Sixty per cent of pregnant Pacific mothers in the study by Paterson et al had an unplanned pregnancy.3 If one accepts the (normative) standpoint that unplanned pregnancies are disadvantageous, and there is much empirical evidence that the social outcomes for the mother, child and family are likely to be worse than for planned pregnancies, this study suggests that more needs to be done to provide contraceptive advice and services to Pacific women. Here, too, culture and acculturation are important. Higher education, being born in New Zealand, and living longer in New Zealand (indicators of increasing cultural capital) are all predictive of a planned over an unplanned pregnancy. Contraceptive choices and behaviour are about more than just culture, though – for example, and most obviously, gender is also a major factor. Park et al, in their research on sexuality and reproduction, found that in the Samoan community children were seen as God’s gifts and a blessing.6 For the younger men contraception was a part of God’s way of teaching them to plan, but for the older men the suggestion that they could not provide for a large family would insult their masculinity. An important point to take from this finding is that the notion of God’s blessing can be assimilated into quite different behaviours.
Two other papers in this issue consider Maori health from an epidemiological perspective.7,8 Ellison-Loschmann et al add to the evidence base on Maori/non-Maori differences in asthma by reporting that asthma hospitalisation rates among Maori are higher than among non-Maori,7 despite most other studies finding a similar prevalence of asthma by ethnicity. At a further level of detail, the elevated rates of asthma among Maori were most pronounced in rural areas. (However, one has to be cautious at this level of analysis – undercounting of Maori deaths (although not hospitalisations) has been shown to be less common in rural areas compared with urban areas.9) Assuming the pattern is real, the results again point to the importance of accessibility to health services. However, it is not clear which aspect of health services is important. Is it the access to primary care, quality of primary care delivered, preferences of the caregivers/whanau, or even simply the patient’s distance from secondary health services? Given that rural Maori communities are often long distances from hospitals, a lower threshold for overnight hospitalisation may be a desirable and prudent measure in case symptoms flare up again overnight.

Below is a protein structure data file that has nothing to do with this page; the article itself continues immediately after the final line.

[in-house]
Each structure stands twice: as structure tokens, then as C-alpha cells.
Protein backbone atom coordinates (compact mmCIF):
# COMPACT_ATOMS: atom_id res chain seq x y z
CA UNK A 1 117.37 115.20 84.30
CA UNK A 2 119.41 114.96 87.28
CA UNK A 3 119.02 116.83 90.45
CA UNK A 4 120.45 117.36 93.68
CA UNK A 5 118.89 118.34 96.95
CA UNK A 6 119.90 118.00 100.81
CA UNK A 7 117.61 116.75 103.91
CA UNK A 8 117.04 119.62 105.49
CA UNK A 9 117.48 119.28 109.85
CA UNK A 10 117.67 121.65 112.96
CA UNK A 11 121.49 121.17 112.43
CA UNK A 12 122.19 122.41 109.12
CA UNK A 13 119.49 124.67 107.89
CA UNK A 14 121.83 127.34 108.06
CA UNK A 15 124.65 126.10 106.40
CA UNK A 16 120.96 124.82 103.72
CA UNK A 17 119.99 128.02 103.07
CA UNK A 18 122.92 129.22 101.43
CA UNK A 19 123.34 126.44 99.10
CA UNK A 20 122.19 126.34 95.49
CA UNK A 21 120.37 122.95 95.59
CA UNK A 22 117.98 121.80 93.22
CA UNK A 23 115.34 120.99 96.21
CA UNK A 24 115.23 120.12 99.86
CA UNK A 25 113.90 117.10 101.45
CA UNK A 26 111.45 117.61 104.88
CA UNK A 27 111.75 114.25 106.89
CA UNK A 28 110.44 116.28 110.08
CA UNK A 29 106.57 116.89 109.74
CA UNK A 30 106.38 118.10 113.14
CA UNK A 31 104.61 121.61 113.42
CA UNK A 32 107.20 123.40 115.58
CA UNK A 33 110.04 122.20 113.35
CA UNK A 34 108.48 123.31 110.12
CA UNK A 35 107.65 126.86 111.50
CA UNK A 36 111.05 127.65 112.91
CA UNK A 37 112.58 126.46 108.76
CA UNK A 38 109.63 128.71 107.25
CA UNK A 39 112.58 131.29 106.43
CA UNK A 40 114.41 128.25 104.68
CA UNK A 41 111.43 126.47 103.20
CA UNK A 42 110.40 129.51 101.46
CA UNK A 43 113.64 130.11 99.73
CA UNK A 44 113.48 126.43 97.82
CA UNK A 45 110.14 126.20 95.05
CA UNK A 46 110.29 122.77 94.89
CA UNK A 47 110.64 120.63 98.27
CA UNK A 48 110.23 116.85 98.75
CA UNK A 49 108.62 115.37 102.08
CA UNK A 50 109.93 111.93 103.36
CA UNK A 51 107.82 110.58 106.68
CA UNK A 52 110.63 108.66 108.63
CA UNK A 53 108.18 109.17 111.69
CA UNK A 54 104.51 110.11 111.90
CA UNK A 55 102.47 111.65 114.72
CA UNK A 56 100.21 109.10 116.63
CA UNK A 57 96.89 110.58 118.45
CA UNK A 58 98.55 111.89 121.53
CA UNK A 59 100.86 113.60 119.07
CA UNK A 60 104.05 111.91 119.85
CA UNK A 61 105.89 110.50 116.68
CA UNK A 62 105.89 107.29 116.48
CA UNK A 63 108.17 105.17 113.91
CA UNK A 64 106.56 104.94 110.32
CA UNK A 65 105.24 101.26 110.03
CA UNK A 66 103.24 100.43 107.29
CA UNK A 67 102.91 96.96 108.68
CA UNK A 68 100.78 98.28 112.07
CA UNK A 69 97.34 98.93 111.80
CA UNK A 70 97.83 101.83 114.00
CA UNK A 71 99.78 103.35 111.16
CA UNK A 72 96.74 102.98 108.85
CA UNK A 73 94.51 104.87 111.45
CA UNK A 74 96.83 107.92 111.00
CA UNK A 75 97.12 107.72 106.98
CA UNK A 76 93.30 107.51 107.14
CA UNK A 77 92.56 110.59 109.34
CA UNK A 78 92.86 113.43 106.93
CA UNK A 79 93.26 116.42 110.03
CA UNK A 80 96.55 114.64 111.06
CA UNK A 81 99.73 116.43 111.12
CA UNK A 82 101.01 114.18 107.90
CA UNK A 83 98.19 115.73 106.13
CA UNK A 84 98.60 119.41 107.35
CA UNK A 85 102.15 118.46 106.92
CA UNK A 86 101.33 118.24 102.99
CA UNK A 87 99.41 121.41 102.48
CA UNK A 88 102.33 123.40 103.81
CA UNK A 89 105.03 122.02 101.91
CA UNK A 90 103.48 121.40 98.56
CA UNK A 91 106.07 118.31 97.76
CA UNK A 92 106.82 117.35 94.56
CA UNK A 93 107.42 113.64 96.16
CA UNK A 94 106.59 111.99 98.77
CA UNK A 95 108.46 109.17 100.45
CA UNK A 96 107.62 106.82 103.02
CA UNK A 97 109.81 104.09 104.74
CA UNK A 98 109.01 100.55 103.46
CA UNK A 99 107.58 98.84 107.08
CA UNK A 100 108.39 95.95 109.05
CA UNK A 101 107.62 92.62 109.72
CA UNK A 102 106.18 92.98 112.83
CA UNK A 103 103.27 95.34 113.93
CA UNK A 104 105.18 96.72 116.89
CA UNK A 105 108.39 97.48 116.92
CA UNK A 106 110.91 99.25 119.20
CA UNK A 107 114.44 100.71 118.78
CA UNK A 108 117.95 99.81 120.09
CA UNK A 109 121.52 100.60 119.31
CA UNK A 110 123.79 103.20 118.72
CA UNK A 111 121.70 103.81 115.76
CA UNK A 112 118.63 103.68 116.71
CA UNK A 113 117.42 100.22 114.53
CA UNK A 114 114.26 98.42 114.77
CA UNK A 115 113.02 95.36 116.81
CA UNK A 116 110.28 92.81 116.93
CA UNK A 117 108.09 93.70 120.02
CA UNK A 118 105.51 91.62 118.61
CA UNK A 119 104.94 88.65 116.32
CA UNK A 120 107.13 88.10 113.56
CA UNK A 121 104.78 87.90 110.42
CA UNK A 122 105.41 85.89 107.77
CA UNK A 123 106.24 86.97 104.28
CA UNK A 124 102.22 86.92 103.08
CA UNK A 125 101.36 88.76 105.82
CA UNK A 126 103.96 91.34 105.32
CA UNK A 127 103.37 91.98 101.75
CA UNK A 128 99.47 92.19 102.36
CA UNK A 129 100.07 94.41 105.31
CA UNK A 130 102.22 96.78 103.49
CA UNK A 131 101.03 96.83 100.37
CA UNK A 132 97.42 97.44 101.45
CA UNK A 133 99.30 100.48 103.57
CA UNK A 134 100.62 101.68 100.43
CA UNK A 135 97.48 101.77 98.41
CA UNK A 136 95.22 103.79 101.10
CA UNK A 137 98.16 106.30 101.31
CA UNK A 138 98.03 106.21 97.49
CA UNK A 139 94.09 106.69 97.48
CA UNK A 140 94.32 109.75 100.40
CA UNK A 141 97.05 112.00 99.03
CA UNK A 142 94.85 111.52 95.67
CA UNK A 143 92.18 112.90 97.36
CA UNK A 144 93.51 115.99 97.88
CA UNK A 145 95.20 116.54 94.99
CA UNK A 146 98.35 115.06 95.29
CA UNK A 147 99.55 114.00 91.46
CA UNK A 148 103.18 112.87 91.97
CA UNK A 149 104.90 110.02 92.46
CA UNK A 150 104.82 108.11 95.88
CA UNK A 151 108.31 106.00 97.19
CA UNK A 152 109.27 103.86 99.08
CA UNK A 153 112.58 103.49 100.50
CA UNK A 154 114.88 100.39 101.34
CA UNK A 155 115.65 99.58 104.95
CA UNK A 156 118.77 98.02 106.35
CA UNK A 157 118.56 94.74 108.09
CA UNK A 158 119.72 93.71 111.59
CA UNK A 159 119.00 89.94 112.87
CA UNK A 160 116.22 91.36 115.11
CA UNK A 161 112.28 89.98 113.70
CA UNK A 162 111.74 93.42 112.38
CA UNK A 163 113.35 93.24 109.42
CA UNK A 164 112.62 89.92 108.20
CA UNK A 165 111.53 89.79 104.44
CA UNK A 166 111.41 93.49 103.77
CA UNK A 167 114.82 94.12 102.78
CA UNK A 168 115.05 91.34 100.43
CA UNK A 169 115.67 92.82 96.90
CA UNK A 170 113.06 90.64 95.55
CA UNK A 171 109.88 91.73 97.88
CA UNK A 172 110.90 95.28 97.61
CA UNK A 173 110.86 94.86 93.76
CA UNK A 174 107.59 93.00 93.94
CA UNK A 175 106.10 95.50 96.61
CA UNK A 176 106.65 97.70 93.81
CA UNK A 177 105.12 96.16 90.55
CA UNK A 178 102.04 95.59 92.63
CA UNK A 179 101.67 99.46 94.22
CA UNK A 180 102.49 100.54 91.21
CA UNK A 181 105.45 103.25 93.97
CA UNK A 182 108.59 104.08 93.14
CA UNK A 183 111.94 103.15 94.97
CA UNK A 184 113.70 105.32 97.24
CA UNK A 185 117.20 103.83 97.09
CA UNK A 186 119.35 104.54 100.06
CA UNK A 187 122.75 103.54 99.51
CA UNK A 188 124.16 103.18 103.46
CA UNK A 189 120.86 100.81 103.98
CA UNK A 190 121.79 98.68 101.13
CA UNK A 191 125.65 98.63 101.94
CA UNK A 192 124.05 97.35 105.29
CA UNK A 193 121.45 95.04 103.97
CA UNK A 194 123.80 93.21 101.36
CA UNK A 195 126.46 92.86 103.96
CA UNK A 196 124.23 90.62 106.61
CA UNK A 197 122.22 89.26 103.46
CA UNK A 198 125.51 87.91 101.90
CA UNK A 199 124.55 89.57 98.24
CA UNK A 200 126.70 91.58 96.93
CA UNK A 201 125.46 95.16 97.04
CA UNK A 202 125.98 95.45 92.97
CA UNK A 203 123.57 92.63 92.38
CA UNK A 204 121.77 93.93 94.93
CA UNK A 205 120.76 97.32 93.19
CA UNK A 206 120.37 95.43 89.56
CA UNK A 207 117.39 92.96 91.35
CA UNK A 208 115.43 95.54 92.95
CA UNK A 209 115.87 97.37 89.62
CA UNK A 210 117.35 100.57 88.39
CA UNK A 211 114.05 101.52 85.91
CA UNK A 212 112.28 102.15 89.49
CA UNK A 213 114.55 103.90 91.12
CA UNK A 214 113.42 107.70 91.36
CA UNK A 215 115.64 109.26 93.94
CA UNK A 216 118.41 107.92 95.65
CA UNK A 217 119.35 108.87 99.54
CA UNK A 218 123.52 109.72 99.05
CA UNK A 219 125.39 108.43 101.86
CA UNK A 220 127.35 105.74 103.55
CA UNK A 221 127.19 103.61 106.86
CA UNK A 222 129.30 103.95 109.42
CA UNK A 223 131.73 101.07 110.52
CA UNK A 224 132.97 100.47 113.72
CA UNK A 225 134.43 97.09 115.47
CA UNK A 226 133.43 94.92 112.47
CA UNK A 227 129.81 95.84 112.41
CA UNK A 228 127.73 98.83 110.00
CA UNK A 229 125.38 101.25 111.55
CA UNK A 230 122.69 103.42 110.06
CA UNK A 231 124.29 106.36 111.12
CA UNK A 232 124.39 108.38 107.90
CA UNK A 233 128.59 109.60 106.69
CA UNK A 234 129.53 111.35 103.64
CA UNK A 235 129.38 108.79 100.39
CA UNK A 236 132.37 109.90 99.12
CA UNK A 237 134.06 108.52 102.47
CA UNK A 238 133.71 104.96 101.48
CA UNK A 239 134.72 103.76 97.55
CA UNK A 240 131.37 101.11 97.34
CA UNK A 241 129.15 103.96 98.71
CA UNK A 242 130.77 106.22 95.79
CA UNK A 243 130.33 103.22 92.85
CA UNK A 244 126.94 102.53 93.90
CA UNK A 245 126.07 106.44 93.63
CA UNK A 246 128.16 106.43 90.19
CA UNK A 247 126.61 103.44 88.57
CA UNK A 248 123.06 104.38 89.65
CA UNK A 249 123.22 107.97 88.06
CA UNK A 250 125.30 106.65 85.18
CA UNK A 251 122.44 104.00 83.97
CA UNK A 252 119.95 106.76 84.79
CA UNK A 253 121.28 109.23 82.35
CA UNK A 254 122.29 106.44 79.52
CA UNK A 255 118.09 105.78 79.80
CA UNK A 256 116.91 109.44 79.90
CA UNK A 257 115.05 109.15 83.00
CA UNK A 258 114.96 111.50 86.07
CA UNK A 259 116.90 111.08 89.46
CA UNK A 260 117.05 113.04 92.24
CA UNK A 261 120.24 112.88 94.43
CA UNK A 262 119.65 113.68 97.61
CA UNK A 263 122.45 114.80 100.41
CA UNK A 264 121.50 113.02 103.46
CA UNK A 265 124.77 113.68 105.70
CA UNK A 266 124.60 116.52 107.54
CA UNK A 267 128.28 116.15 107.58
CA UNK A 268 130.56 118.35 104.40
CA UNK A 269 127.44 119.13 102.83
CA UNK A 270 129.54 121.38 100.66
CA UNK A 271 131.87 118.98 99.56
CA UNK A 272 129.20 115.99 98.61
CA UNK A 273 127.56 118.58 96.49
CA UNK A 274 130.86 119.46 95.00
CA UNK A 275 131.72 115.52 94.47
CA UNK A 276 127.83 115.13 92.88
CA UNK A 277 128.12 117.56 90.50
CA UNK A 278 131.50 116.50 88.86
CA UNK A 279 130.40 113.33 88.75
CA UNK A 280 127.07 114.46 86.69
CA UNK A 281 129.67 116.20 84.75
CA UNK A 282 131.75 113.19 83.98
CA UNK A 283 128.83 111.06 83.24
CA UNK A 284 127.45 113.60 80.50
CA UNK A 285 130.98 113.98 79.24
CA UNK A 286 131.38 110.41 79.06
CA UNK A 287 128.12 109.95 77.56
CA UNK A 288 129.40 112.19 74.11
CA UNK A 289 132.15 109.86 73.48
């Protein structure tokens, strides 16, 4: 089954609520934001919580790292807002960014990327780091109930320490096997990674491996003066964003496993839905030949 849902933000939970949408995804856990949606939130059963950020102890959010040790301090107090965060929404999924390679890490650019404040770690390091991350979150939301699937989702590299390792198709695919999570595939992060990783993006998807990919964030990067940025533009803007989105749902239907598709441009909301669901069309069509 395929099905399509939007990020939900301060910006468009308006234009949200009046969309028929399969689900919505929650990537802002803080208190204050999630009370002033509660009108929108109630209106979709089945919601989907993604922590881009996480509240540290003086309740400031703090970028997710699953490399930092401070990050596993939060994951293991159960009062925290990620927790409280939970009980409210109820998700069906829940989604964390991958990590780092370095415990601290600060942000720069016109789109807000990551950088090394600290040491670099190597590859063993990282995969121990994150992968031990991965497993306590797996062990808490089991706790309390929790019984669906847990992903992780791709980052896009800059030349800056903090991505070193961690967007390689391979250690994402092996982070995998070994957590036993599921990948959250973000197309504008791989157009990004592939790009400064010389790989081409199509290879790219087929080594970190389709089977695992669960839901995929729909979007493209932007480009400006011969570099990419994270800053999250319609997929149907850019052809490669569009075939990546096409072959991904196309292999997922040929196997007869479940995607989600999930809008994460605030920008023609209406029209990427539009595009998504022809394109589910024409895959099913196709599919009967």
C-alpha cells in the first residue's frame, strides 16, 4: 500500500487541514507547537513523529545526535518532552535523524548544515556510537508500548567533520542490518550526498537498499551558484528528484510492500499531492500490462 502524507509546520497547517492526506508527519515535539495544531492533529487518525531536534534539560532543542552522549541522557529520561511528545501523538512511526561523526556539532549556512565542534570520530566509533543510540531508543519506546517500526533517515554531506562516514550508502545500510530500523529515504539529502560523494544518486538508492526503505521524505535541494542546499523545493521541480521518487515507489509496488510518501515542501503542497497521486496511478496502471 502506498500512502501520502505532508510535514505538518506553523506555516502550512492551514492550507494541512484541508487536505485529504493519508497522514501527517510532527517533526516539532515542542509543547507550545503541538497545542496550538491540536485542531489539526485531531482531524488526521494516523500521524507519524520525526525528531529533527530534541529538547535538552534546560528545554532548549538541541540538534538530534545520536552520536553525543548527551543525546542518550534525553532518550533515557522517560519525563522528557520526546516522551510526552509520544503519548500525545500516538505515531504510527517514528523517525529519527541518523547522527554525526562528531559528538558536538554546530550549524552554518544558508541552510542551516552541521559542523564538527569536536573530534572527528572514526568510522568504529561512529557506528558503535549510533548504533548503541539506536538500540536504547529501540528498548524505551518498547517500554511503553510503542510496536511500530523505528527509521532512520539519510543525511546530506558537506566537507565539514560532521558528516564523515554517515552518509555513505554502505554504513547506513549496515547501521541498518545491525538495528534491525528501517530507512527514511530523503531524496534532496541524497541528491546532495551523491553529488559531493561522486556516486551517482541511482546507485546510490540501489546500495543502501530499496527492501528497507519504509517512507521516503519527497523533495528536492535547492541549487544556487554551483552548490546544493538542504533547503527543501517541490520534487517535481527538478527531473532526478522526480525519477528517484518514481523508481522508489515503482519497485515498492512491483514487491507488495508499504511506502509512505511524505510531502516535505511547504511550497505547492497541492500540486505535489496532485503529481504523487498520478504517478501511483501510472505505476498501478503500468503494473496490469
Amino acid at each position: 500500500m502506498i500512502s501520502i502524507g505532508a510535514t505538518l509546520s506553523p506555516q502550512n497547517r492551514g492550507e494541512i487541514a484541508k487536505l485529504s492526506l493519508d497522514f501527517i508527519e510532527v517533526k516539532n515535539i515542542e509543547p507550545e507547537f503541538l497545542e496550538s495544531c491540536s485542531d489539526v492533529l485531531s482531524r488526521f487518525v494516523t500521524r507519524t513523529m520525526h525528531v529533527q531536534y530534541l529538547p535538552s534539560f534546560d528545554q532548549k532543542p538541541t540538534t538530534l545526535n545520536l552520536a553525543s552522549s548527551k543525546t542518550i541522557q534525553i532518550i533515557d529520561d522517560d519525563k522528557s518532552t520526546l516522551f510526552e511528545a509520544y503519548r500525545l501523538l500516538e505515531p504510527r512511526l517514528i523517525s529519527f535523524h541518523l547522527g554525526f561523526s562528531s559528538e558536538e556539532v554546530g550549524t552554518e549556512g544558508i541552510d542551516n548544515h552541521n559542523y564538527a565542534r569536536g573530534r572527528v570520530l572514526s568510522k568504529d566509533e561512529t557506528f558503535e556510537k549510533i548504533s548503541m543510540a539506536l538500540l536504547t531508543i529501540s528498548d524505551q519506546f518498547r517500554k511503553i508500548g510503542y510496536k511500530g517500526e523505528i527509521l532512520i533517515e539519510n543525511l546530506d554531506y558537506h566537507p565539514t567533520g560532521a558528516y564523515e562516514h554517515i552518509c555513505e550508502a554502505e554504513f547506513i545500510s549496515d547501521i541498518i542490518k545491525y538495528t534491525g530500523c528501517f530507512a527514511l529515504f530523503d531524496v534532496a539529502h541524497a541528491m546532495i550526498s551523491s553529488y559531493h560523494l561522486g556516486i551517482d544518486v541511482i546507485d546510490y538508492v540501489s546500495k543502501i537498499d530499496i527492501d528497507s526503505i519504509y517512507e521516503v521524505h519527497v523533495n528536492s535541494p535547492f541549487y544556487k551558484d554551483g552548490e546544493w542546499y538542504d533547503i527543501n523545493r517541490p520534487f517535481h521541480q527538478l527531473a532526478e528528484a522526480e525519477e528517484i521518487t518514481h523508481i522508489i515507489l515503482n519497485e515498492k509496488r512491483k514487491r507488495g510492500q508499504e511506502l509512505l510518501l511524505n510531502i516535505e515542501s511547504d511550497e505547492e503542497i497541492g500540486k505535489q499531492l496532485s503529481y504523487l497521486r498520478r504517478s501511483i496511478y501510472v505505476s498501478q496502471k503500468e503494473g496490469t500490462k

The final paper on Maori road crash injuries (fatal and non-fatal) by Sargent et al provides a descriptive account of demographic, crash and clinical characteristics of nearly 10 000 Maori injured in or by motor vehicles from 1980 to 1994.8 Whilst not an analytical study (ie, there is no comparison group), the absence of ethnicity data on police crash reports means that this linked police–health data set provides hitherto unknown information. As the authors state, meaningful comparisons of risk characteristics over time were not possible due to varying data quality over time. This inability to make comparisons over time is most unfortunate, as it prevents a deeper understanding of why and how Maori road-traffic-crash fatality rates remained the same (or even moderately increased) during the 1980s, then decreased during the 1990s.1
The explanations for ethnic differences in health are many and multi-layered. A range of research from a variety of perspectives will assist in finding significant intervention points in terms of both aetiology and policy. Growing cadres of Maori and Pacific researchers are critical to this journey of understanding. In raising the debate about the role of culture it could be easy to fall back on the colonialist and imperialist project of assimilation. More considered approaches would explore the ways in which culture acts as a resource, and the ways in which cultural capital can be built without the negative aspects of assimilation. Ellison-Loschmann et al offer a way forward here, when they point to findings that asthma self-management programmes have been successful when planned, established and maintained through active Maori involvement.7 An ownership model may offer a way of building cultural capital, maintaining shared understandings and resisting deficit models of culture.
Author information: Tony Blakely, Senior Research Fellow; Kevin Dew, Senior Lecturer, Department of Public Health, Wellington School of Medicine and Health Sciences, University of Otago, Wellington
Correspondence: Dr Tony Blakely, Department of Public Health, Wellington School of Medicine and Health Sciences, University of Otago, PO Box 7343, Wellington. Fax: (04) 389 5319; email: email@example.com